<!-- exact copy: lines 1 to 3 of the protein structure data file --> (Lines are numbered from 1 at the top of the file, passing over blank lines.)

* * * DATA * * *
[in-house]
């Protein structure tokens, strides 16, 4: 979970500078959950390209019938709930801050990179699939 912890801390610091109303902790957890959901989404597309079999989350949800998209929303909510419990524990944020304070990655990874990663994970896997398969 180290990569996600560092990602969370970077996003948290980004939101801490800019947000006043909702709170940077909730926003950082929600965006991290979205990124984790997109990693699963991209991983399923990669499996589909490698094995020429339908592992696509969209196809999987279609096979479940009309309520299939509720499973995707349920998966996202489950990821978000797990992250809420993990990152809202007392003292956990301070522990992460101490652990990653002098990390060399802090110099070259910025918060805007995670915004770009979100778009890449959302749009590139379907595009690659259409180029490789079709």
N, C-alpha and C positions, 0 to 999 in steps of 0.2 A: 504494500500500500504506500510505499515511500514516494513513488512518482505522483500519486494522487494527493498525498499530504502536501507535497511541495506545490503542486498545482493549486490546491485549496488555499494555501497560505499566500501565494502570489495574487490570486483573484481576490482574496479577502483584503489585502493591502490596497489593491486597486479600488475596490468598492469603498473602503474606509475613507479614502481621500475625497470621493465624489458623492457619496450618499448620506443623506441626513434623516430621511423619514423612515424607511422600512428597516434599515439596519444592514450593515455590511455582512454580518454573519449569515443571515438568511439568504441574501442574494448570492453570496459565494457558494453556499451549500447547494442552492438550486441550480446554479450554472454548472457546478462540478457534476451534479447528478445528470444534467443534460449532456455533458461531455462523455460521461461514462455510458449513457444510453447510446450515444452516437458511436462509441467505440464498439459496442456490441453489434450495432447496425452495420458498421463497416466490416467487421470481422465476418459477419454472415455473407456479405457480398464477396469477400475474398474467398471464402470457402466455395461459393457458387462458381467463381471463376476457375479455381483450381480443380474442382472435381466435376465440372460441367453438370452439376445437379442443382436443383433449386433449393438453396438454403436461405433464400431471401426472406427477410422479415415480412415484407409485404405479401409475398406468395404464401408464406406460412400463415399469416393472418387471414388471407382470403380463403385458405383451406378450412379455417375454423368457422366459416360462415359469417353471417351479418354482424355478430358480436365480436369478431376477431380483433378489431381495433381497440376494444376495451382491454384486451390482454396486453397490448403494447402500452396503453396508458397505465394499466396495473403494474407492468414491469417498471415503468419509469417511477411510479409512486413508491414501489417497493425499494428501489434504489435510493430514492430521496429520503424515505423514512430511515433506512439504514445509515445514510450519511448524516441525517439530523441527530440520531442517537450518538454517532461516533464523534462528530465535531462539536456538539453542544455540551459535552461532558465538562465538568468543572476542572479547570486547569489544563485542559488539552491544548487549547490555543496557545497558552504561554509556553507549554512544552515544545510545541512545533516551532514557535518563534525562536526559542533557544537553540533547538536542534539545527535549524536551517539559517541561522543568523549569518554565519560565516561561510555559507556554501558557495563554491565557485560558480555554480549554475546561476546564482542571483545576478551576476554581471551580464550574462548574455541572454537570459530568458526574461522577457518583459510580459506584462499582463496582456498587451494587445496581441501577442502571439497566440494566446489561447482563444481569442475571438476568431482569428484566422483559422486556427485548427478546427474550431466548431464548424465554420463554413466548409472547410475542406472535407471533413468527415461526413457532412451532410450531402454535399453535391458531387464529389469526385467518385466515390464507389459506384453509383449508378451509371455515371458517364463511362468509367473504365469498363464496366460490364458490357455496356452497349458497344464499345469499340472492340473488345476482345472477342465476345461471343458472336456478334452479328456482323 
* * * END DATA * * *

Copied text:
[in-house]
């Protein structure tokens, strides 16, 4: 979970500078959950390209019938709930801050990179699939 912890801390610091109303902790957890959901989404597309079999989350949800998209929303909510419990524990944020304070990655990874990663994970896997398969 180290990569996600560092990602969370970077996003948290980004939101801490800019947000006043909702709170940077909730926003950082929600965006991290979205990124984790997109990693699963991209991983399923990669499996589909490698094995020429339908592992696509969209196809999987279609096979479940009309309520299939509720499973995707349920998966996202489950990821978000797990992250809420993990990152809202007392003292956990301070522990992460101490652990990653002098990390060399802090110099070259910025918060805007995670915004770009979100778009890449959302749009590139379907595009690659259409180029490789079709």
N, C-alpha and C positions, 0 to 999 in steps of 0.2 A: 504494500500500500504506500510505499515511500514516494513513488512518482505522483500519486494522487494527493498525498499530504502536501507535497511541495506545490503542486498545482493549486490546491485549496488555499494555501497560505499566500501565494502570489495574487490570486483573484481576490482574496479577502483584503489585502493591502490596497489593491486597486479600488475596490468598492469603498473602503474606509475613507479614502481621500475625497470621493465624489458623492457619496450618499448620506443623506441626513434623516430621511423619514423612515424607511422600512428597516434599515439596519444592514450593515455590511455582512454580518454573519449569515443571515438568511439568504441574501442574494448570492453570496459565494457558494453556499451549500447547494442552492438550486441550480446554479450554472454548472457546478462540478457534476451534479447528478445528470444534467443534460449532456455533458461531455462523455460521461461514462455510458449513457444510453447510446450515444452516437458511436462509441467505440464498439459496442456490441453489434450495432447496425452495420458498421463497416466490416467487421470481422465476418459477419454472415455473407456479405457480398464477396469477400475474398474467398471464402470457402466455395461459393457458387462458381467463381471463376476457375479455381483450381480443380474442382472435381466435376465440372460441367453438370452439376445437379442443382436443383433449386433449393438453396438454403436461405433464400431471401426472406427477410422479415415480412415484407409485404405479401409475398406468395404464401408464406406460412400463415399469416393472418387471414388471407382470403380463403385458405383451406378450412379455417375454423368457422366459416360462415359469417353471417351479418354482424355478430358480436365480436369478431376477431380483433378489431381495433381497440376494444376495451382491454384486451390482454396486453397490448403494447402500452396503453396508458397505465394499466396495473403494474407492468414491469417498471415503468419509469417511477411510479409512486413508491414501489417497493425499494428501489434504489435510493430514492430521496429520503424515505423514512430511515433506512439504514445509515445514510450519511448524516441525517439530523441527530440520531442517537450518538454517532461516533464523534462528530465535531462539536456538539453542544455540551459535552461532558465538562465538568468543572476542572479547570486547569489544563485542559488539552491544548487549547490555543496557545497558552504561554509556553507549554512544552515544545510545541512545533516551532514557535518563534525562536526559542533557544537553540533547538536542534539545527535549524536551517539559517541561522543568523549569518554565519560565516561561510555559507556554501558557495563554491565557485560558480555554480549554475546561476546564482542571483545576478551576476554581471551580464550574462548574455541572454537570459530568458526574461522577457518583459510580459506584462499582463496582456498587451494587445496581441501577442502571439497566440494566446489561447482563444481569442475571438476568431482569428484566422483559422486556427485548427478546427474550431466548431464548424465554420463554413466548409472547410475542406472535407471533413468527415461526413457532412451532410450531402454535399453535391458531387464529389469526385467518385466515390464507389459506384453509383449508378451509371455515371458517364463511362468509367473504365469498363464496366460490364458490357455496356452497349458497344464499345469499340472492340473488345476482345472477342465476345461471343458472336456478334452479328456482323 